November 4, 2022 – The velocity of the post-COVID hiring bounce-back, spanning virtually all industries and geographies, caught many companies cold and took many by surprise. As organizations scramble to meet what is an extreme skill shortage in some areas, it should perhaps come as no surprise that the individuals tasked with identifying, attracting, and on-boarding the capabilities necessary to deliver against the company strategy, should themselves be in unprecedented demand, according to report from Leathwaite.
“From origins in the traditional personnel department, wherein recruitment was a side-of-desk role for an HR manager, filtering and interviewing direct applicants and/ or instructing third-party suppliers, the modern talent acquisition function has a far more proactive role and visible financial impact in terms of bottom-line,” said Chris Rowe, partner at Leathwaite and author of the report. Mr. Rowe examines the ongoing evolution of the recruiting/talent acquisition function, and its place as a crucial weapon in winning the war for talent.
The Perfect Storm
As recruiters’ average “req load” (number of open roles, or requisitions) and “time-to fill” (days from opening the role to closing the role, pre-notice period) – two of the traditional metrics by which talent acquisition functions live and die – balloon relative to normal standards, a sensible question to ask is: why?
Pent-up demand: First, through the latter part of 2019 and first half of 2020, not a great deal of hiring occurred, according to the Leathwaite report. As companies tightened their belts and prepared for a prolonged period of the unknown via COVID-19, many froze hiring activities, furloughed or otherwise reduced staff, and battened down the hatches. “Whilst it would be premature to state that COVID is behind us, as the music tentatively started again in late 2020 through 2022, it was clear that recruiters were being met with a backlog of work in terms of hires that could have been made earlier,” the Leathwaite report said.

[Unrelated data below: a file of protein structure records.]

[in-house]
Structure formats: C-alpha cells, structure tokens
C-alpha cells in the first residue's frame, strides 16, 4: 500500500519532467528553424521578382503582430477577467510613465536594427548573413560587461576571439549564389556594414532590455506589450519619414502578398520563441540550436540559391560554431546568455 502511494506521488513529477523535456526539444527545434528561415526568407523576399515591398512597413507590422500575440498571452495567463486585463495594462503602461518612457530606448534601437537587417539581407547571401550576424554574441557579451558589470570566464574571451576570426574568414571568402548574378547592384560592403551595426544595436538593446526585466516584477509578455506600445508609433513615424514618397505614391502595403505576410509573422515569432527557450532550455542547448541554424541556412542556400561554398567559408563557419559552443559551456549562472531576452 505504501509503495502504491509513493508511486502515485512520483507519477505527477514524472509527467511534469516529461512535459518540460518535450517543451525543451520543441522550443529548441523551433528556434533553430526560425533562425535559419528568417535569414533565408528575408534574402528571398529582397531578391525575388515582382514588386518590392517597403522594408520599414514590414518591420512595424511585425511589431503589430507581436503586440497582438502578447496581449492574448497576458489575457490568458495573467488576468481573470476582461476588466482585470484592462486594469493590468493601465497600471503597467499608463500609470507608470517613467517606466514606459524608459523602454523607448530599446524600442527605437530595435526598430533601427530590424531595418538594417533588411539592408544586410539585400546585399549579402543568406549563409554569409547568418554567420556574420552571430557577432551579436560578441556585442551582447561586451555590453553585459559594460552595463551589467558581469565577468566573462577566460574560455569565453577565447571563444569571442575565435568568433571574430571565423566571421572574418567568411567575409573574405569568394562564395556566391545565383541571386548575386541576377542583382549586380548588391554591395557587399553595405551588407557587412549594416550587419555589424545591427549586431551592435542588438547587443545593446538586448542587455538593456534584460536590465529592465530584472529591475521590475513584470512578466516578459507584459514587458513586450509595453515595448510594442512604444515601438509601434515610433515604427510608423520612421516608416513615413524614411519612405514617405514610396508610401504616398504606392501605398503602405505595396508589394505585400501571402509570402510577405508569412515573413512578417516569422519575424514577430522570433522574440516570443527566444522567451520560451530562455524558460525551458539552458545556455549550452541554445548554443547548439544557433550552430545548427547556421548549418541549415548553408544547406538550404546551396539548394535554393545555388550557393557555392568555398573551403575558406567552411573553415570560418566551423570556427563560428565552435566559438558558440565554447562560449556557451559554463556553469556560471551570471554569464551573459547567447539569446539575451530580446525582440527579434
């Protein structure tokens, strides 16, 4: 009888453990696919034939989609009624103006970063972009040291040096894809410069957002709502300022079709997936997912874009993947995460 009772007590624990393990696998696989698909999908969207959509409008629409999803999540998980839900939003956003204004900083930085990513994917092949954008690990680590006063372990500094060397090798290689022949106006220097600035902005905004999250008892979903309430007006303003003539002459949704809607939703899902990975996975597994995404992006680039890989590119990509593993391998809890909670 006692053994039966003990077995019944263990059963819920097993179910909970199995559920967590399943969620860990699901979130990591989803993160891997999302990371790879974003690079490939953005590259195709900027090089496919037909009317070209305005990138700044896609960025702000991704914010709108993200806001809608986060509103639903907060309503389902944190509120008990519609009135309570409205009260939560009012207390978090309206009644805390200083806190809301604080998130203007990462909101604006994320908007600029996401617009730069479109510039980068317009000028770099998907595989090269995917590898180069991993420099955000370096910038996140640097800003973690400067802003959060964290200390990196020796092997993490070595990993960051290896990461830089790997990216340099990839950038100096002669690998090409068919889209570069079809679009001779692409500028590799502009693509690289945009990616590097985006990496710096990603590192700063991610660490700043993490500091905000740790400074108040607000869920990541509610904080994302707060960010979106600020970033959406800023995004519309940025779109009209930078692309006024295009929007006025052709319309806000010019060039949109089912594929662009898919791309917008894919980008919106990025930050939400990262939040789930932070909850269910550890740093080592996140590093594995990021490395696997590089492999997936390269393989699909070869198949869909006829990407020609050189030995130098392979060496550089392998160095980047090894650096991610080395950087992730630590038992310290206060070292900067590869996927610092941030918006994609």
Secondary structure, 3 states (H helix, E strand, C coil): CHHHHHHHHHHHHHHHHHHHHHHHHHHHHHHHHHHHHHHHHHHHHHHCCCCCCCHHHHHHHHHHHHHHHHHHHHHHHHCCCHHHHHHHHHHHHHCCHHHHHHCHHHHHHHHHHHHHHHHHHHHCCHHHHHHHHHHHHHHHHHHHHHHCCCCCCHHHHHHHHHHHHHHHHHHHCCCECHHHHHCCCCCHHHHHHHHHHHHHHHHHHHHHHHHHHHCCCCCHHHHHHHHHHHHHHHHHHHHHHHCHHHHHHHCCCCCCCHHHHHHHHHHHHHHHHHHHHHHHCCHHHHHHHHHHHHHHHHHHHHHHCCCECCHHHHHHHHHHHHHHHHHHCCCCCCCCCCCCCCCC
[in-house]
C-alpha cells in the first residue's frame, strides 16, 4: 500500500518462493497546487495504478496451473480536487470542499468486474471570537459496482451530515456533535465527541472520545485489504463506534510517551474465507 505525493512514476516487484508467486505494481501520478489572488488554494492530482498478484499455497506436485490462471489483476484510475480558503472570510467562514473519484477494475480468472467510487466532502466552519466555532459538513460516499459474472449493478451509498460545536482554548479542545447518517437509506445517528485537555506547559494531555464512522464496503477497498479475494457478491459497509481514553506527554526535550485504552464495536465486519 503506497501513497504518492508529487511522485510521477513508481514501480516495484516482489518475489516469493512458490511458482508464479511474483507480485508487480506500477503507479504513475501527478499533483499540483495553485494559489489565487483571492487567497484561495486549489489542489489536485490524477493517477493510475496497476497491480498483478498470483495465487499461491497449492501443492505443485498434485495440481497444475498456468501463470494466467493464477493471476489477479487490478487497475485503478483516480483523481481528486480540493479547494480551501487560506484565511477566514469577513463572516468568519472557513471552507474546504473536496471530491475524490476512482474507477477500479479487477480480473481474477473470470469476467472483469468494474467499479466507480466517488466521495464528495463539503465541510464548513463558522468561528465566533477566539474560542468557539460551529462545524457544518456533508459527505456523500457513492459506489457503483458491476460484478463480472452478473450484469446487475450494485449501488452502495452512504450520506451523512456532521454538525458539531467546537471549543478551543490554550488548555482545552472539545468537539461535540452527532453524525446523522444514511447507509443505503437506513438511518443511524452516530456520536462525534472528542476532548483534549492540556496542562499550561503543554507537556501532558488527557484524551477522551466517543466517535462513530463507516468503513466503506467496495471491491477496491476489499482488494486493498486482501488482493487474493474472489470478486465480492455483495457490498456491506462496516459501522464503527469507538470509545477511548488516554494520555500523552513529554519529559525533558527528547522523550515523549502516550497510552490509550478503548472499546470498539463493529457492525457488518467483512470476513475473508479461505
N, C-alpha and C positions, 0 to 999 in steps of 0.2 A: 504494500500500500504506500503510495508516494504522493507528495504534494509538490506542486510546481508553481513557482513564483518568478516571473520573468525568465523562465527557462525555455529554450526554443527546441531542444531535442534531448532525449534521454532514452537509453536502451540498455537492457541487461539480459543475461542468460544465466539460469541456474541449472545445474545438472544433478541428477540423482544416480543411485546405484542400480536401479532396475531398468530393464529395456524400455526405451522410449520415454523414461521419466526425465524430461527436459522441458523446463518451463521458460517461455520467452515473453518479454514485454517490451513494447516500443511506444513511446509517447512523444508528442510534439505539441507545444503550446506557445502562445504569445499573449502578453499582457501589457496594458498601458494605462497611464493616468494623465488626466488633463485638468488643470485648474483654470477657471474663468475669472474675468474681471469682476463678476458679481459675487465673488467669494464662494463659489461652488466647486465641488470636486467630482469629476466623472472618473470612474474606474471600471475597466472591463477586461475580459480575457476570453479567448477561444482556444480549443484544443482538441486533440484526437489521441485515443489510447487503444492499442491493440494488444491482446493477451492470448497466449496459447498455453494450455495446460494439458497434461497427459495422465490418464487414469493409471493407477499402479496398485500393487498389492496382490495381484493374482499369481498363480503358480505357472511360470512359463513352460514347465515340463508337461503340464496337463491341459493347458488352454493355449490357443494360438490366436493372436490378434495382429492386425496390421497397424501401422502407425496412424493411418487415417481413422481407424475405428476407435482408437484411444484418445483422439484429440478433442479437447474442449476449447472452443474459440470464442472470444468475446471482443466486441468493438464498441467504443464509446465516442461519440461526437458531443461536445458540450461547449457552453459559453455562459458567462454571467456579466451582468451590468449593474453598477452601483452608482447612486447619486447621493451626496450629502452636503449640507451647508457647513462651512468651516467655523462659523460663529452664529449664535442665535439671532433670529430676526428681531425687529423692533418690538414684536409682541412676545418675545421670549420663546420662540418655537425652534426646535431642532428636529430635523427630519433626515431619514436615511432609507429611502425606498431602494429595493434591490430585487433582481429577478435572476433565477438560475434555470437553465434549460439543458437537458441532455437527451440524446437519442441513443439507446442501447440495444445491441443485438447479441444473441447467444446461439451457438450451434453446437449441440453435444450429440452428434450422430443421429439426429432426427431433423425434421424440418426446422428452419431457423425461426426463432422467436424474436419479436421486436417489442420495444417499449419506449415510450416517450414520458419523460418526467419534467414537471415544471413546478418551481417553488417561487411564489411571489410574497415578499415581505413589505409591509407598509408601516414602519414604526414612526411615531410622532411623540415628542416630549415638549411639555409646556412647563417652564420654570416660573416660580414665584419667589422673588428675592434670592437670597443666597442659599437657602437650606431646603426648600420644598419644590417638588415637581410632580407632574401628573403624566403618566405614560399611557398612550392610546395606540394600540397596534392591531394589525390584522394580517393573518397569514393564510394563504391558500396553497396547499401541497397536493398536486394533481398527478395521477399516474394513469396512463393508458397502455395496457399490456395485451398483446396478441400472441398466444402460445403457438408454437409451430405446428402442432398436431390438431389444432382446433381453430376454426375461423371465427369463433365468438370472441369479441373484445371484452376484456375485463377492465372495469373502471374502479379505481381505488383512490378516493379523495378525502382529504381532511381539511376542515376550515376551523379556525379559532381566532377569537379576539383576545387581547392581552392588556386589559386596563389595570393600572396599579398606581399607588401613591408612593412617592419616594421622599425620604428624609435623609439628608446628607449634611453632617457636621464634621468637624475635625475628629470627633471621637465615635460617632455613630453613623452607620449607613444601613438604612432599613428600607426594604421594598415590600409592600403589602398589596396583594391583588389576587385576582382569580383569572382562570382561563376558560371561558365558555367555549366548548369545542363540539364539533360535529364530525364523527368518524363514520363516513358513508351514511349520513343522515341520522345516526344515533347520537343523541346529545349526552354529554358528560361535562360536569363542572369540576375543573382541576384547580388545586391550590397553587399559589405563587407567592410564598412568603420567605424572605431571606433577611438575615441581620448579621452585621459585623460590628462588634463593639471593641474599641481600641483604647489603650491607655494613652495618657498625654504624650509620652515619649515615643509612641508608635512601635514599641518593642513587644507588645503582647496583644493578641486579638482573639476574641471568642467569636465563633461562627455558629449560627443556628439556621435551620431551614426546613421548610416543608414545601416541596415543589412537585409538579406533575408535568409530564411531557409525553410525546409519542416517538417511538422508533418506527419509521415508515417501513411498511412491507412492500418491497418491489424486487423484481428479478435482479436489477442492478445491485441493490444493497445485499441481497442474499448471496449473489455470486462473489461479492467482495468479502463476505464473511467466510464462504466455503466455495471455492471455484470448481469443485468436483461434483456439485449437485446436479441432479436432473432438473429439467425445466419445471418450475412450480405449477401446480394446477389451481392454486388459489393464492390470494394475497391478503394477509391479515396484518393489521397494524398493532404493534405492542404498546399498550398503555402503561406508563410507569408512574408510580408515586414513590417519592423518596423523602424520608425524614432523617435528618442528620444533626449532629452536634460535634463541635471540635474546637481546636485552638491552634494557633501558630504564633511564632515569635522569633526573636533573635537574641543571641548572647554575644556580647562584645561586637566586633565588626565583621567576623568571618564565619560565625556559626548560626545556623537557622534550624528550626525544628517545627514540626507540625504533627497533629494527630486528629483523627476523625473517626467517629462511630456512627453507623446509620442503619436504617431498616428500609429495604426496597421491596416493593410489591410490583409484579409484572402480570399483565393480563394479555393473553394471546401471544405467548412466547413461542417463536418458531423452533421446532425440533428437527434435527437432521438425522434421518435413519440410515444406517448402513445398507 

Talent Supply Shortages: The Great Resignation, as coined by Anthony Klotz, is a thing. A Microsoft survey of over 30,000 global workers showed that 41 percent of workers were considering quitting their jobs or changing professions this year. “People who either permanently or temporarily lost their seat via COVID, have increasingly arrived at the conclusion that they don’t necessarily want it back – at least not in the way companies have traditionally viewed roles and work,” said the Leathwaite report. “Thus, talent acquisition has not necessarily had an abundance of low-hanging fruit in terms of people desperate to get back into the ways of old, from which to pick.”